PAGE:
Guard it—follow ground rules. Every conflict needs ground rules. Don't resort to extremes in addressing the situation—"always" and "never" are extremes spoken with gross exaggeration. Be careful to stay focused on the specific action or words that upset you, telling the person how it made you feel. Attacking the person over the behavior is not healthy or acceptable communication.
Ask—don't attack. There are two (or more) sides to every story. You see things from one perspective: yours. Don't fly off the handle and attack the other person. Ask questions, and give the other person a chance to explain his or her perspective. Genuine curiosity about other perspectives is an indicator that you are handling anger in a healthy way.
Don't discard the relationship—repair it. Some relationships in life are disposable—the person who sat next to you in the first grade, the person you were dating that was clearly wrong for you. But for the people closest to you, it's worth fighting for and repairing those relationships. Nobody is perfect. Not even you. Therefore, relationships are messy, and no relationship survives long-term without forgiveness. Anger flags something is wrong, but that doesn't mean you have to walk away at first blush. Strive to hear each other out, resolve the issue, learn from the experience, and move on together. Healthy relationships need lots of apologies and forgiveness.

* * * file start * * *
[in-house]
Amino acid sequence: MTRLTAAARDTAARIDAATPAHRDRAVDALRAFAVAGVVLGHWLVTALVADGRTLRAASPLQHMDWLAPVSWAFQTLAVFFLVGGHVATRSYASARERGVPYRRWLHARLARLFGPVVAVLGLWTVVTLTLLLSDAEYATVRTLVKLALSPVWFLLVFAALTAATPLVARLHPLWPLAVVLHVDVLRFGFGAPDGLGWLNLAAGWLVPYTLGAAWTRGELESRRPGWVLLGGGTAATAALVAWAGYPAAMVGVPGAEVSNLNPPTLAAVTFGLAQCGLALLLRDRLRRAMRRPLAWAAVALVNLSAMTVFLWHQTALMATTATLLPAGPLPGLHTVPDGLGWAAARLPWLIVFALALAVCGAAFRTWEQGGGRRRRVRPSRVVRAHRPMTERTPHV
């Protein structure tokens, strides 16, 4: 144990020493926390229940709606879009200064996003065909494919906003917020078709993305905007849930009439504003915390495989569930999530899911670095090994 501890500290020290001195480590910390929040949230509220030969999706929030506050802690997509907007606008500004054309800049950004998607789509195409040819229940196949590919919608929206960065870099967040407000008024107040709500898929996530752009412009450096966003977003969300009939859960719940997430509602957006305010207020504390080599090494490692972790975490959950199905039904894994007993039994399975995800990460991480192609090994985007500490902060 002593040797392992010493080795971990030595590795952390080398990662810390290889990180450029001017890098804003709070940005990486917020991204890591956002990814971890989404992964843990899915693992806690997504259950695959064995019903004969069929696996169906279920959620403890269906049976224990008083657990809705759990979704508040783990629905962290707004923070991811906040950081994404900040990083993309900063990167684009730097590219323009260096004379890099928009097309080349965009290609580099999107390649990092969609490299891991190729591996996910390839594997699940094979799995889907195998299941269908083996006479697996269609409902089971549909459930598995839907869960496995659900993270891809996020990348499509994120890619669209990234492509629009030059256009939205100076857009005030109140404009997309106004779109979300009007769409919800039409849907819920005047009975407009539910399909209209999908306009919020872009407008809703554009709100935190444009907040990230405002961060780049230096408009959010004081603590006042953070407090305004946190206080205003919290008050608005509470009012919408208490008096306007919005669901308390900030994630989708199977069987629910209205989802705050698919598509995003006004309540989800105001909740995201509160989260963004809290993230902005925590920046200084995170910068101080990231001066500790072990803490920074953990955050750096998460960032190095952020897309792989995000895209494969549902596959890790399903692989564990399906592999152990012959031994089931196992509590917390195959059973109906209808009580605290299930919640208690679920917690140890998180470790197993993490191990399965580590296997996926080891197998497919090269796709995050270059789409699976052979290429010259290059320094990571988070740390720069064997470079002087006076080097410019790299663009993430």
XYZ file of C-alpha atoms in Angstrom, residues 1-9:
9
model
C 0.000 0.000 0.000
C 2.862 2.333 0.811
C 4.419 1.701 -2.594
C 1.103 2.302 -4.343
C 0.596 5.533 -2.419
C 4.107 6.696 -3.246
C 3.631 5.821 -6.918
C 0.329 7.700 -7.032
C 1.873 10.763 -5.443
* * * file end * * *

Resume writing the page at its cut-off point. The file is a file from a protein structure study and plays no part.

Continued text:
The next time anger rises up inside you, take a moment to ask yourself why you are feeling that way, and use the steps above to navigate a healthy discussion regarding.